I remember reading that at the beginning of World War II a White House employee was tasked with writing a memo. I have misplaced the actual words but it took a lot of verbal detours such as “It is important that in the interest of national security that employees who find themselves in their offices after dark that they take every precaution to see that the windows are secured with dark fabric that will obscure light from the sight of enemy aircraft …” FDR said, “Just tell them to cover the windows at night.”
We writers must find a happy balance between flavoring our stories and boring them with unnecessary details that do nothing to move the story forward. Readers come to us with plenty of baggage of their own. Most of us have had our hearts broken at least once, have been scared or near giddiness with anticipation. We have felt betrayed by a friend or ashamed of something we wish we could take back. We all grew up, learning life as we experienced the good and bad mingled amid the ordinary. Writers call on our own similar experiences to portray what our protagonists go through.
The readers call on their similar feelings to fill in the blanks, too. That way we don’t have to spend two pages to describe the anguish a protagonist feels at betrayal when a few well-chosen sentences will do.
In fiction, we often make our stories better by cutting from the top down. Every character has a back story. Their personalities, environment, past experiences make them react to current situations in their own unique way, and that creates the conflict and growing complications. It is a surface situation (others, self, nature) that may start the action, but it is the person formed by the back story reacting to the current situation that peaks our concerns enough to keep turning the pages.
Our back story may be a 15 year old girl is has been lucky enough to grow up in a two-parent family, middle class, parents working, no severe illnesses, no setbacks, just all plugging along as the average suburban family. Nobody in print gets off that lucky, so let’s let Darcy learn that her father is having an affair. She will of course feel her world shattered around her.
Let’s write a one sentence scenario to keep us focused: Fifteen-year-old Darcy discovers that her father is having an affair with the office secretary and sets about to straighten out the family before it is destroyed. You have a lot of leeway here. Does her back story tell you that she’d tell her mother immediately, tell her father that she knows and threaten to tell her mother, threaten the secretary, or pretend it isn’t happening? It is your job as the writer to create a backstory that will give her the tools to react in the way you want. But after that first action, be prepared to let Darcy take the lead. Your job is done. Every complication and solution from here on is hers to face and solve or give up.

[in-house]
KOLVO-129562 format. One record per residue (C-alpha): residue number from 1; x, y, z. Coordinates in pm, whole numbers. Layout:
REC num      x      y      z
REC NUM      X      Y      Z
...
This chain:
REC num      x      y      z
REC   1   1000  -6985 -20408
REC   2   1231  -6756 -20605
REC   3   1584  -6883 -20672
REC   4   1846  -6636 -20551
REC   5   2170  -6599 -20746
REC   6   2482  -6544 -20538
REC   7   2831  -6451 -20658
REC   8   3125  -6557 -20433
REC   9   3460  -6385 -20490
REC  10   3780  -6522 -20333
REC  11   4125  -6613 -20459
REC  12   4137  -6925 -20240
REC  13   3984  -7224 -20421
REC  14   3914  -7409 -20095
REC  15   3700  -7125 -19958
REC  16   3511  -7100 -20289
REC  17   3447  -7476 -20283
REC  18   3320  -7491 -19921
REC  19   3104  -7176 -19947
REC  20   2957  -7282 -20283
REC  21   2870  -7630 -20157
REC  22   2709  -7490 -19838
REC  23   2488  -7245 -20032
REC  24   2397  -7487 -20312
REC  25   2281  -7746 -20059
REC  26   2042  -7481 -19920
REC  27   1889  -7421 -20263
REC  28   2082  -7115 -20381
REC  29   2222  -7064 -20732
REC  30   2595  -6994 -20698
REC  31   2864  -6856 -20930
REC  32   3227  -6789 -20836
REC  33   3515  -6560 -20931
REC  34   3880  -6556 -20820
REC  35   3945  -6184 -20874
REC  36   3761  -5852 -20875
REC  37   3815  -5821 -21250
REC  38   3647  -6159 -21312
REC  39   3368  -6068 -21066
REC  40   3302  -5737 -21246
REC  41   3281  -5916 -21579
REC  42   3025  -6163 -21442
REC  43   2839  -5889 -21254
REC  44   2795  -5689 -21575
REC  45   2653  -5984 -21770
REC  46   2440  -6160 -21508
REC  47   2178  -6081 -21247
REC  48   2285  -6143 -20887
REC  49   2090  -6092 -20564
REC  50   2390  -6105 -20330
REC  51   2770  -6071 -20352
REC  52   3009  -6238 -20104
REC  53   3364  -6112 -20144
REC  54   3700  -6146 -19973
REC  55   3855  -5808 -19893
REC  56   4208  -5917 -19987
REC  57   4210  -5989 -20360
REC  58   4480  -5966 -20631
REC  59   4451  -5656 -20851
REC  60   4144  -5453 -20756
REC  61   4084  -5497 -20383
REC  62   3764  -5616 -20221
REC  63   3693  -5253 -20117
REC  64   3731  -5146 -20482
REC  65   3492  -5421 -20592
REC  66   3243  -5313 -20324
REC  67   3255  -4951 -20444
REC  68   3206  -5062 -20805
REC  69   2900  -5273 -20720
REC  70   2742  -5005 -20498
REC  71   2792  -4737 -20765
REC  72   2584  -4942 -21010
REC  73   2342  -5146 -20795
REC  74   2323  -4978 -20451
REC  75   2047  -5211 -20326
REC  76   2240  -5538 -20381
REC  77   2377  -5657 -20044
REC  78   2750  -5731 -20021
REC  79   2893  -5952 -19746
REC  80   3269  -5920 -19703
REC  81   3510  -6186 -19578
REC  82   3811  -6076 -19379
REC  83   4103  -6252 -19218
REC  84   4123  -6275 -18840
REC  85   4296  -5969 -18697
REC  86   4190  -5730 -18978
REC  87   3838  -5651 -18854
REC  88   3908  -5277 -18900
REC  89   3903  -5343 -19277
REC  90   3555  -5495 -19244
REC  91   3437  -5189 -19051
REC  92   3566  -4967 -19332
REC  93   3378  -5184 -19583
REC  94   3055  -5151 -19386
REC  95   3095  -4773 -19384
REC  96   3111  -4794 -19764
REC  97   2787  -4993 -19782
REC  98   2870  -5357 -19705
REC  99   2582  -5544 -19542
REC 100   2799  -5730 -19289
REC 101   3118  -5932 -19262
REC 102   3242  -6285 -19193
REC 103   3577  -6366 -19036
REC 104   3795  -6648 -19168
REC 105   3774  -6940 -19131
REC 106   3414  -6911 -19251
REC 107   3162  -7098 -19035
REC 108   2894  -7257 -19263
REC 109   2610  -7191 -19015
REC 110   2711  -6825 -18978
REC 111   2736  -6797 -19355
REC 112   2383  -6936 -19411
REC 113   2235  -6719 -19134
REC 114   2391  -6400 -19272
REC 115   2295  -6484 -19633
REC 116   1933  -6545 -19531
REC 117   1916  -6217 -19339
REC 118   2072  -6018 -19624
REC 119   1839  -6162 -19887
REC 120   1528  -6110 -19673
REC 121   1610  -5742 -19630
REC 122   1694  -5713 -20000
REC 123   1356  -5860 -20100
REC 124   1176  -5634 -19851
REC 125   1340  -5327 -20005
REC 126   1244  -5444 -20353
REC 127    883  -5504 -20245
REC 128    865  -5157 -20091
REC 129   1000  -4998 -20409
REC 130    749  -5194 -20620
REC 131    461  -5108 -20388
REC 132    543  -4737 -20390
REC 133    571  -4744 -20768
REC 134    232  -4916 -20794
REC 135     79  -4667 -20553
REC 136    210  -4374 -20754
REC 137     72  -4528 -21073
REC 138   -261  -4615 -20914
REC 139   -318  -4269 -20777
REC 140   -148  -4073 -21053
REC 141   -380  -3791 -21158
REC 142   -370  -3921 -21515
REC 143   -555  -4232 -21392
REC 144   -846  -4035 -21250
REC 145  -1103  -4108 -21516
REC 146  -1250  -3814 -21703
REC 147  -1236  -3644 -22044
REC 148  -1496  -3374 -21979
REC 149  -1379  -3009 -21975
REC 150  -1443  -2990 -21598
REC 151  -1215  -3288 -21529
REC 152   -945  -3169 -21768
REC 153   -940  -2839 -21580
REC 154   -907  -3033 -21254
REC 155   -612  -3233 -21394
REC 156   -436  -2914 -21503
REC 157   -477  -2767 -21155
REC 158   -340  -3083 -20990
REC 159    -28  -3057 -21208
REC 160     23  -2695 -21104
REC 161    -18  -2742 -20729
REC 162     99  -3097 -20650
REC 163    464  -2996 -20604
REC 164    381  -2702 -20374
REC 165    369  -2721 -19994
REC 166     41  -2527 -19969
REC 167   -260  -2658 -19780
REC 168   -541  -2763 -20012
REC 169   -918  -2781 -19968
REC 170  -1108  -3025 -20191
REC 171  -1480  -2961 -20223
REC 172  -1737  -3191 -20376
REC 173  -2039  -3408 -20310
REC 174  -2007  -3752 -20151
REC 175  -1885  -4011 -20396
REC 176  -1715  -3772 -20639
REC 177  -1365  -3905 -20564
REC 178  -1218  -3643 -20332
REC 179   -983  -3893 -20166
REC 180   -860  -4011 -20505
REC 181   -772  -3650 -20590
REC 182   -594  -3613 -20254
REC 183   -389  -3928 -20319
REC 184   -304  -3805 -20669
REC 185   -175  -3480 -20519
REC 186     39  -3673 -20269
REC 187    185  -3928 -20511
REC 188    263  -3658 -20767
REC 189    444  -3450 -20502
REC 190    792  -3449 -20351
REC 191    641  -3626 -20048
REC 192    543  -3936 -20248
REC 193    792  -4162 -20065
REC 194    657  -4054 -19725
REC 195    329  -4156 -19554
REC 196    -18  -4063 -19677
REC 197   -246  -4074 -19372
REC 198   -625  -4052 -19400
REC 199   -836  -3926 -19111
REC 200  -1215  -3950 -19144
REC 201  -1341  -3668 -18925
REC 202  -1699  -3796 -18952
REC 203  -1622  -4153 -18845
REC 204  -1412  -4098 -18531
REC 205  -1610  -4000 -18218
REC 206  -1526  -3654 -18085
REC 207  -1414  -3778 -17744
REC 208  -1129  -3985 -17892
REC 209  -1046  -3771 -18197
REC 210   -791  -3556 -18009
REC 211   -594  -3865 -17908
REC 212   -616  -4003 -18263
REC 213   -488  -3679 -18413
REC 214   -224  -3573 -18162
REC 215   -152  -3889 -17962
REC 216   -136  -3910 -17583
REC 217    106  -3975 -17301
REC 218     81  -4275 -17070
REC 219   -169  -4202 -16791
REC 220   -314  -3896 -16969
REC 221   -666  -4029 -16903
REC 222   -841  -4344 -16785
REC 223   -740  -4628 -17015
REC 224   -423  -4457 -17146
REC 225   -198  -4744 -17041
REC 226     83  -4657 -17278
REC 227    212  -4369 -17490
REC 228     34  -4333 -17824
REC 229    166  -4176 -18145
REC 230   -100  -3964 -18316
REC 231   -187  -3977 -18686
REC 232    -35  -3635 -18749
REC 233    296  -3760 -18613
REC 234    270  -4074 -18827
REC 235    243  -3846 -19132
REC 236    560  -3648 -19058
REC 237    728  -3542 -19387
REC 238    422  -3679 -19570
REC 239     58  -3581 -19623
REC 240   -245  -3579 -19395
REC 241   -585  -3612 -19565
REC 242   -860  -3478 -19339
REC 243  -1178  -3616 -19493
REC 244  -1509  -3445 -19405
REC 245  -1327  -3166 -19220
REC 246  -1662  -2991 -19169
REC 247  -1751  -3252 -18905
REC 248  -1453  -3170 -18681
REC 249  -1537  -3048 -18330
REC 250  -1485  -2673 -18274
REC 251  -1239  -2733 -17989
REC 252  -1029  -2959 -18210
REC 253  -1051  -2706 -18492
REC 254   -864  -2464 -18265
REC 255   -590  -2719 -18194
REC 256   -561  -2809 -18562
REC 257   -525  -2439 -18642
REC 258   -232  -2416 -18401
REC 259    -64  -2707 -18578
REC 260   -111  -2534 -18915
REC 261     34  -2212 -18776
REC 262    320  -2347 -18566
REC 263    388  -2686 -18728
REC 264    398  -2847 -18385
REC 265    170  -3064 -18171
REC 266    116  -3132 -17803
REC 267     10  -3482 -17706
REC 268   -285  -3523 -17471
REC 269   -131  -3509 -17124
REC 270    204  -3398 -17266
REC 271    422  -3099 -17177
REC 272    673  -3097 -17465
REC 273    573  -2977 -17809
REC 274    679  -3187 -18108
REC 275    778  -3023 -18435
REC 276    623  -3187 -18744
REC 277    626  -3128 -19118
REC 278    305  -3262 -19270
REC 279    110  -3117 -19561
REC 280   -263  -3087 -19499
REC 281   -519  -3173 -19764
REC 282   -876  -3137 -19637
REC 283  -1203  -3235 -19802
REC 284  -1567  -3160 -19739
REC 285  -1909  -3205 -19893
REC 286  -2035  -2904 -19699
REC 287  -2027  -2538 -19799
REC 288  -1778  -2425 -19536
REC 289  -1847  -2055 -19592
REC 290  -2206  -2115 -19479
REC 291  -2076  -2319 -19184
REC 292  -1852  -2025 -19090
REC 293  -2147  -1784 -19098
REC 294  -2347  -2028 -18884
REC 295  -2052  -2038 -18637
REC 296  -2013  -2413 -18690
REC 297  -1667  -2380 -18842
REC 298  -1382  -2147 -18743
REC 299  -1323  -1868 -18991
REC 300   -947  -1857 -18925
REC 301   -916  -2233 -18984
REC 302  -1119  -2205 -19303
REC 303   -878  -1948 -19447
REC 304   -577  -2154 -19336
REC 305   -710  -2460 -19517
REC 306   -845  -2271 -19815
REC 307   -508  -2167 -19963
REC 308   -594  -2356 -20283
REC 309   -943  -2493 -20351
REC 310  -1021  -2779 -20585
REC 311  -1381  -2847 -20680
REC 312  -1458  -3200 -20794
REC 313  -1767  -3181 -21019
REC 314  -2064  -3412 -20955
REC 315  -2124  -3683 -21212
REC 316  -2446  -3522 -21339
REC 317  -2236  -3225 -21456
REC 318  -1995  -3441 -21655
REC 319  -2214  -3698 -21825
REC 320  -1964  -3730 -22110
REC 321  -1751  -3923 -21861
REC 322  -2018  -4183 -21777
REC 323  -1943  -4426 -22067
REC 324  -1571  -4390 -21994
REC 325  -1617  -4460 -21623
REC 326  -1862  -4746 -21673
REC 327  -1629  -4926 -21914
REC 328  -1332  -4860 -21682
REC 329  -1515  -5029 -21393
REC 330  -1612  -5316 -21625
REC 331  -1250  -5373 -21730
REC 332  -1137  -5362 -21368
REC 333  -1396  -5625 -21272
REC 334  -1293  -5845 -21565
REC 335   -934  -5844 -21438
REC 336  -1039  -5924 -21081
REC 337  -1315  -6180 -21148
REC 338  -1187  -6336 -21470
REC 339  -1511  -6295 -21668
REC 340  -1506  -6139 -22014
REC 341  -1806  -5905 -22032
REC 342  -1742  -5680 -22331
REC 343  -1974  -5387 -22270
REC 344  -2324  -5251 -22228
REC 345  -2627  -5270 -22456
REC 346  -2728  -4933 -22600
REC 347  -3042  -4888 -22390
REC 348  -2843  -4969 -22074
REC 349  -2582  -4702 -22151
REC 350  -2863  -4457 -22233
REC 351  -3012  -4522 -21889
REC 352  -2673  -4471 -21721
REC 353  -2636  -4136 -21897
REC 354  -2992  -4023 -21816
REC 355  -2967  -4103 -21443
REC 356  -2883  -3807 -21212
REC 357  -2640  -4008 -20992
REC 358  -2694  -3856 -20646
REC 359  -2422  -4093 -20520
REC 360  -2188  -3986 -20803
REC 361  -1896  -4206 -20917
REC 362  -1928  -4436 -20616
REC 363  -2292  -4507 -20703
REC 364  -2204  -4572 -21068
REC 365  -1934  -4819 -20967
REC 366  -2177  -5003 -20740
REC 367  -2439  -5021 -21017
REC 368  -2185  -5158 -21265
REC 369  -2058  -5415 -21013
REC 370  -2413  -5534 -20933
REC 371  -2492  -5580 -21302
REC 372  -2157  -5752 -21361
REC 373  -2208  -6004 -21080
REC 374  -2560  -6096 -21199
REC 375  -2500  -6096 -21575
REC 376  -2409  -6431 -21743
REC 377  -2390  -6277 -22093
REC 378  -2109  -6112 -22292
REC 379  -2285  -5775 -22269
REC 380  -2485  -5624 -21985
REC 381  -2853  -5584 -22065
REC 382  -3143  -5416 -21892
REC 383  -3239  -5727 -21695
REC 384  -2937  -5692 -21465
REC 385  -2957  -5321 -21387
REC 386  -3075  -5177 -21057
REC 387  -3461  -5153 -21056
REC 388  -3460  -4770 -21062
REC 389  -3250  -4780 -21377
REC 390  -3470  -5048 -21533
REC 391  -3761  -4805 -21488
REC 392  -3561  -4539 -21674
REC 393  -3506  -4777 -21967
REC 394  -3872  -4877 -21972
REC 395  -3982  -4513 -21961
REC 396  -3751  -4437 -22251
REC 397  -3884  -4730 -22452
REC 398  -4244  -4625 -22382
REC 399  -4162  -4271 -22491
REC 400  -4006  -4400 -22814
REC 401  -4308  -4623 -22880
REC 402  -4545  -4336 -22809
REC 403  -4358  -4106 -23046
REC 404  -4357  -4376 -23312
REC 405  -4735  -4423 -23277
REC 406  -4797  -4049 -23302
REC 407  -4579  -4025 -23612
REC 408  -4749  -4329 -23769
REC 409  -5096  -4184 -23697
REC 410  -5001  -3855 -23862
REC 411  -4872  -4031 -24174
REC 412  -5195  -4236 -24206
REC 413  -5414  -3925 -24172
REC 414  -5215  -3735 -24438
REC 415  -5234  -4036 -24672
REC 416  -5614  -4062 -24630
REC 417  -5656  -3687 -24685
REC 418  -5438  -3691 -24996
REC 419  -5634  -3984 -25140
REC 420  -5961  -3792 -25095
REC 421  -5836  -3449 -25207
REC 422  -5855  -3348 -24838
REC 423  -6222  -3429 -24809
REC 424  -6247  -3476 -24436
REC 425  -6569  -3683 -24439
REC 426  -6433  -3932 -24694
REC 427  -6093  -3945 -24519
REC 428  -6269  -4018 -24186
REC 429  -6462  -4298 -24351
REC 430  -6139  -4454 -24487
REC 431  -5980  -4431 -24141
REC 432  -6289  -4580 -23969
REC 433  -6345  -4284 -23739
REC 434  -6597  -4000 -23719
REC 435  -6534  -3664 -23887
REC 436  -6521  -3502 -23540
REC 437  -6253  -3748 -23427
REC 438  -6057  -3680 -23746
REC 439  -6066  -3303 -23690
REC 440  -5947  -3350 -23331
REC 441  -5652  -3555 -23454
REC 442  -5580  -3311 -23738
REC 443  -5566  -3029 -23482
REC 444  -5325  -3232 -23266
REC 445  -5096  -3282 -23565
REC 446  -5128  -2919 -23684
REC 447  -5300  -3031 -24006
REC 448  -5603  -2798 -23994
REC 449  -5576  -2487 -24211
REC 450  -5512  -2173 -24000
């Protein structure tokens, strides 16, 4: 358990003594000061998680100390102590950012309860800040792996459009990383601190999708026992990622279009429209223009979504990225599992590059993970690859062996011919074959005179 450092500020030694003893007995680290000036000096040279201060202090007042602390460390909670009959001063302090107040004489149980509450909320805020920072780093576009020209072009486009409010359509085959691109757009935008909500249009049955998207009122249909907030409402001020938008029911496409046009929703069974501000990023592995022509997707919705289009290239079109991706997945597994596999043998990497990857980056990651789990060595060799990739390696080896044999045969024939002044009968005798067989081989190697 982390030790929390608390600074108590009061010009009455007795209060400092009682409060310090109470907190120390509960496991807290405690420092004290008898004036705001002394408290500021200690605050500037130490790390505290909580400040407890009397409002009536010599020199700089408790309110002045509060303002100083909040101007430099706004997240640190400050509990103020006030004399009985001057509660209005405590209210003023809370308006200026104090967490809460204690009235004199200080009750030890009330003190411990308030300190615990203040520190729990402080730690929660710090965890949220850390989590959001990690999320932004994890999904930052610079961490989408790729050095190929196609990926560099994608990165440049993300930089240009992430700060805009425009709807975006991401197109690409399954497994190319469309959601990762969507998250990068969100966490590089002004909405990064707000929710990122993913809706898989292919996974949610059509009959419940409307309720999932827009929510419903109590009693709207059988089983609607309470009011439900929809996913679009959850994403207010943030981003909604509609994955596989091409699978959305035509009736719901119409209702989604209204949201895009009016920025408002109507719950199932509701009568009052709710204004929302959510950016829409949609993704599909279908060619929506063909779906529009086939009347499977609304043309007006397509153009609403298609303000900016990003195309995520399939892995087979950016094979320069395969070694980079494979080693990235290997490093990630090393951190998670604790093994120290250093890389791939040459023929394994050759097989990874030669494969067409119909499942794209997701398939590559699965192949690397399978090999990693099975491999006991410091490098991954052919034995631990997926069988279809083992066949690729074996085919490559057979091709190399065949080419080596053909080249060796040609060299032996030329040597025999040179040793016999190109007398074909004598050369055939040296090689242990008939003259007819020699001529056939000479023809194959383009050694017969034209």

Let’s say that your first draft begins this way:
Darcy stretched across the nubby chenille bedspread with her trig textbook opened. Her foot tapped restlessly as she wrestled with the last problem. Done! She groaned as her mom’s voice floated up from the kitchen. It had that “do me a favor” tone—bad news dipped in honey.
“Sweetie, please take Dad’s suit the cleaners, and tell them to make it a rush. I forgot to leave it off this morning on the way to work. Make sure he didn’t leave his cellphone in the pocket; he’s getting so forgetful these days.”
Darcy snatched Dad’s suit slung at the bottom of the stairs and slammed the door behind her. Dad’s forgetful? How about Mom? Rats. By the time she gets back, it’ll be too late to go to Julia’s. Striding toward her bike in the side yard, she jammed her hand into one pocket after another. She pulled a folded paper from the right back pocket.
It was a sales slip for a negligee size 8. Darcy could feel blood throbbing through her temples. Mom was a 12.
In 174 words we introduced the main character, indicated that it is a two-parent household, a two-story home, and that Dad leaves his personal errands to Mom, who also works. That could be important later on. There’s nothing really wrong with starting with the ordinary day as contrast to what is to come, but we may not always have the word allowance to do that.
We could omit the introduction that shows Darcy doing her homework. We could even omit Mom’s quote. There’ll be plenty of opportunities to let the reader know that it’s a week day, that it isn’t yet summer vacation.
In only 46 words in the next example we know there’s a family of three and that Dad is cheating, a surprise:
Darcy stared at the words on the sales slip from Bon Ton Jolie that she recovered from Dad’s suit pants: black negligee, size 8. She felt the blood throb through her temples. Mom wears a 12. She felt her safe little haven crumble at her feet.
In 46 words in the next we know the above and that Darcy isn’t going to just pretend it isn’t happening:
Darcy clamped her fist, crumpling the sales slip. How could Dad buy a negligee for another woman? Should she tell Mom? Everything she thought she knew vanished in a heartbeat. Her tears blurred her vision, but not her thoughts. She knew what she had to do.
In 25 words we are plunged into Darcy’s world with her already taking matters into her own hands:
Darcy brushed past the startled receptionist and burst into her dad’s office. She tossed the crumpled sales slip onto his desk. “How could you, Dad?”
However we chose to begin our stories if we do a thorough job with the back story of our characters they will almost write the story for us. Our clever readers bring their own experiences to help them empathize, even if the protagonist’s adventure is unfamiliar. The emotions will be. Good luck.